Great HAI work! I'm not through it yet. I want to question, though, whether fomites are really important in influenza transmission. I don't think so.
Wink Weinberg (ID)
[flu can transmit by fomites in guinea pigs: http://jid.oxfordjournals.org/content/199/6/858.full ]
I'm a second year microbiology undergraduate and I very much enjoy all of your podcasts; they are a great pleasure to listen and I wait for the new ones every week.
Since the last episode was all about copper I would thought it would be appropriate to point out this paper published in Nature in 1984- "Why whip egg whites in copper bowls?".
Who would have thought that a paper about copper bowls and cooking could've been published in Nature :)
I also think that this paper could be shortly discussed one one of the podcast: traditional mutational study but seems quite perspective- what do you think?
"Identification of Salmonella Pathogenicity Island-2 Type III Secretion System Effectors Involved in Intramacrophage Replication of S. enterica Serovar Typhimurium: Implications for Rational Vaccine Design"
Thanks again for your podcasts and keep them coming!
I formerly developed a oxygen radical (not ozone) surgical instrument sterilizer so have dealt with the difficulties of disinfection and HSAs. Successfully sold to Stryker Instruments.
You mention the problem of economically obtaining copper hardware due to the pervasive use of plastic. If you think about our common household plumbing fixtures, it is clear that plastic can be plated with many metals and shipped around the world by air.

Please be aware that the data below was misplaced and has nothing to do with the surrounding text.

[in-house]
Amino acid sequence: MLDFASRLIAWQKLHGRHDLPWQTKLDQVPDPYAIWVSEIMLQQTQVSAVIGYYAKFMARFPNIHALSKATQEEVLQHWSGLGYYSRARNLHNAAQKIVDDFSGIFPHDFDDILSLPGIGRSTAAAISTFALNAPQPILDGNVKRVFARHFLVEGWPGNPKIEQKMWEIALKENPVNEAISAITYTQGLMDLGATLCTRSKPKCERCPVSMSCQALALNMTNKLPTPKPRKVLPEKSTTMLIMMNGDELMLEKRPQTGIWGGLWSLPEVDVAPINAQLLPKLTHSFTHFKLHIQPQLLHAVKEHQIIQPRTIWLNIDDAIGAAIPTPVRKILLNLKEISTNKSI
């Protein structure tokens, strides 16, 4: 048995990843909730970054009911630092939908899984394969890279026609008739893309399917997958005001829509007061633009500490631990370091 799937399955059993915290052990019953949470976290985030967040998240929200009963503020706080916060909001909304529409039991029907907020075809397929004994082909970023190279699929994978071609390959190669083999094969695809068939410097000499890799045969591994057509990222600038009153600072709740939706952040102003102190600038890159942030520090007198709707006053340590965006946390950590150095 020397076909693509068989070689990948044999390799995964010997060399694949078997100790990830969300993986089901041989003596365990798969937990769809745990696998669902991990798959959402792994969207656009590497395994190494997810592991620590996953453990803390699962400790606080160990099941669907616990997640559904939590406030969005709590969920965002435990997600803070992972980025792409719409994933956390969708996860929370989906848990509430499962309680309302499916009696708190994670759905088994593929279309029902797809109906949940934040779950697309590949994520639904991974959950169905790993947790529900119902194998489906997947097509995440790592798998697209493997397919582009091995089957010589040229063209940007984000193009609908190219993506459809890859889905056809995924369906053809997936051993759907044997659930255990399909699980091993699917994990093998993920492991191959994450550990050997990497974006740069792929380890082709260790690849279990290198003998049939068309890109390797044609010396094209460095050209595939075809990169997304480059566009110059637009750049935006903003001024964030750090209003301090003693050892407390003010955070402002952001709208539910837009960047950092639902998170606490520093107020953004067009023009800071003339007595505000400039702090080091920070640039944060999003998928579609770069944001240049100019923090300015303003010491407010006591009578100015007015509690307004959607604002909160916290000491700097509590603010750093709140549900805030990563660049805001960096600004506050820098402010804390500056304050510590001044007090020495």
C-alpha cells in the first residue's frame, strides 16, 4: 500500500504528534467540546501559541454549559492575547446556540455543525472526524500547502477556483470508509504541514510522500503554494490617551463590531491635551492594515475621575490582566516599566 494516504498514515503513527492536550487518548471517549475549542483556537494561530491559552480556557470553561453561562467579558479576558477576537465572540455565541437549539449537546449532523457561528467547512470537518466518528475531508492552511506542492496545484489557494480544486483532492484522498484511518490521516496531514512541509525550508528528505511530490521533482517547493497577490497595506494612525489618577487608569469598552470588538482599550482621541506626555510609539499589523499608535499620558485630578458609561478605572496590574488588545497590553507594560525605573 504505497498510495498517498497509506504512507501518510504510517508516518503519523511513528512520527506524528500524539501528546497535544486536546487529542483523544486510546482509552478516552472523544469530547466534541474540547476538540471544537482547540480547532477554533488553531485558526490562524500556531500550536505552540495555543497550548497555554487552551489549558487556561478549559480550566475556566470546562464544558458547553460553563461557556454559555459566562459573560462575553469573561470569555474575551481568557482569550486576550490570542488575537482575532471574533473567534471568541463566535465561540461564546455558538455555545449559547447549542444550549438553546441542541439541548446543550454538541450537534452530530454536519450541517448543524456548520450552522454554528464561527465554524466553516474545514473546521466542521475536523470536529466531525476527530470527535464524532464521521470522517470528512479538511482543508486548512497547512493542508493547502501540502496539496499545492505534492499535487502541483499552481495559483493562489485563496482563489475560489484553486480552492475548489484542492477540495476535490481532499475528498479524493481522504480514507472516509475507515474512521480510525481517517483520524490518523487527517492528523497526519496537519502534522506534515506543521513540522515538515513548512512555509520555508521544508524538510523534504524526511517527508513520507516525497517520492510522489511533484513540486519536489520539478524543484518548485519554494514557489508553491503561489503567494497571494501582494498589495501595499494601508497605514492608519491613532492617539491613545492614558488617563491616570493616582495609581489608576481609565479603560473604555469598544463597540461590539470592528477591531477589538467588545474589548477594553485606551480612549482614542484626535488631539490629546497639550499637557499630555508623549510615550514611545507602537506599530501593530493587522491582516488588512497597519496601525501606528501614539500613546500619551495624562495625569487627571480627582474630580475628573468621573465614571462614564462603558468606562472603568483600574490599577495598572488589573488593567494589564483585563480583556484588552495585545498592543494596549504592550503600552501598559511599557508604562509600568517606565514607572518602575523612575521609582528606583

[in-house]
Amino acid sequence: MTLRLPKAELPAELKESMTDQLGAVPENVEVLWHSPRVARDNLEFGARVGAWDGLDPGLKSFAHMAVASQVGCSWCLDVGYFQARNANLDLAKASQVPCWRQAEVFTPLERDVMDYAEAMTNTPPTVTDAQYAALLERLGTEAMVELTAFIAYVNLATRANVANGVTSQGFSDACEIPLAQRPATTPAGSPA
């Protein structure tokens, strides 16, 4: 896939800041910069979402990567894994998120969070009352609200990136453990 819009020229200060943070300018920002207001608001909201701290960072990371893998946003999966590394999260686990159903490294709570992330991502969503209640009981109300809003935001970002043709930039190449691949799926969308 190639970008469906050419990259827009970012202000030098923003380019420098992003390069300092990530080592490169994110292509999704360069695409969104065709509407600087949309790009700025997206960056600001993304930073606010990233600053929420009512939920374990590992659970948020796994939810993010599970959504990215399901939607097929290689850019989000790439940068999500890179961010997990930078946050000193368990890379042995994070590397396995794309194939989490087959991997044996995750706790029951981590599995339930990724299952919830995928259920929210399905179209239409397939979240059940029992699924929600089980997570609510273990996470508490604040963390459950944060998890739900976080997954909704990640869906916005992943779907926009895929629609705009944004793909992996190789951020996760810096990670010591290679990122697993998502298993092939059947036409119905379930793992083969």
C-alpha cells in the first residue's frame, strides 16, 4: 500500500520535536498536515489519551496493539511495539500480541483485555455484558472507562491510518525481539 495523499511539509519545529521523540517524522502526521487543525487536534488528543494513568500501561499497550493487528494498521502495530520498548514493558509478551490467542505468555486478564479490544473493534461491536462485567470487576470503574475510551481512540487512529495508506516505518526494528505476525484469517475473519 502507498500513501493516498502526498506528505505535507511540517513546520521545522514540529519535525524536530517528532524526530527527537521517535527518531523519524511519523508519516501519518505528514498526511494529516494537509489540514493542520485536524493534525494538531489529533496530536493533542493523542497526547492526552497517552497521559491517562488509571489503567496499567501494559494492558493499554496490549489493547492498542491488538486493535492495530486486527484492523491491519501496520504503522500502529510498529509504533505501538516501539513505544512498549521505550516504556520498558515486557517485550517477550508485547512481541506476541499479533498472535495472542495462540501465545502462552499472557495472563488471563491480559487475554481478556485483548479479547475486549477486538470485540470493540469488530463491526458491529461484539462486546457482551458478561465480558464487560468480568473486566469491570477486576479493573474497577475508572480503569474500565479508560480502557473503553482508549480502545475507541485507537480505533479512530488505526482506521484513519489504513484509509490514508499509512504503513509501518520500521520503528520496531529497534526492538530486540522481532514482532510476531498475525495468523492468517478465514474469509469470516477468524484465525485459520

Plastic plumbing fixtures are typically plated with electroless copper followed by nickel then chromium. Air shipment is not an issue so your former plating vendor simply did not have the technique/knowledge to give you a sturdy uncontaminated injection molded part. I was involved on the development of many of these processes in the 70s. Rhom & Haas is still a major supplier of plating solutions and methods.
Similarly, any metal part can be easily plated in whole or in part with copper or copper alloys by the OEM. A quick swipe with ammonia will remove finger oils which could allow bacterial film growth and will expose fresh copper surface.
Despite all this antimicrobial furor, I look forward to the "omic" studies identifying how many HSAs are from the environment vs. the patient. Microbiome studies seem to be showing that microbial diversity balance rather than eradication is often the key mechanism of maintaining health.
Thanks to all you TWIV, TWIP & TWIMmers for creating and maintaining one of the most educational, accessible and plain old FUN scientific forums ever!
I was amazed to see note 13 in the caption for this article out of Apr/May 2013 AARP magazine about use of copper alloys on frequently touched surfaces. Copy of that page attached as a PDF.
I love your show, especially the recent episode about the use of copper in hospitals.
I am a nursing student at University of Nevada, Las Vegas and I am always cleaning patient bed rails and call lights. Patient hands are not the only thing that comes in contact with bed rails. The rail is also frequently used by nurses to temporarily hang pieces of tape while inserting an IV or changing a dressing. The tape, with all its germs attached, is removed from the bed rail and taped onto the patient's skin in close proximity to an open wound.
A future study might include the pathogens transmitted by stethescopes. People are pretty good about washing their hands, but I never see anyone cleaning their stethescope. It is my very unscientific, empiric observation that the stethescope is one of the biggest fomites in any hospital. I have seen copper writing pens for sale, but I am not aware of anyone who makes a copper coated stethescope.
Another possible fomite is employee badges, they come in contact with our patients when we lean over them (I stuff mine in my pocket so it does not contact the patient.)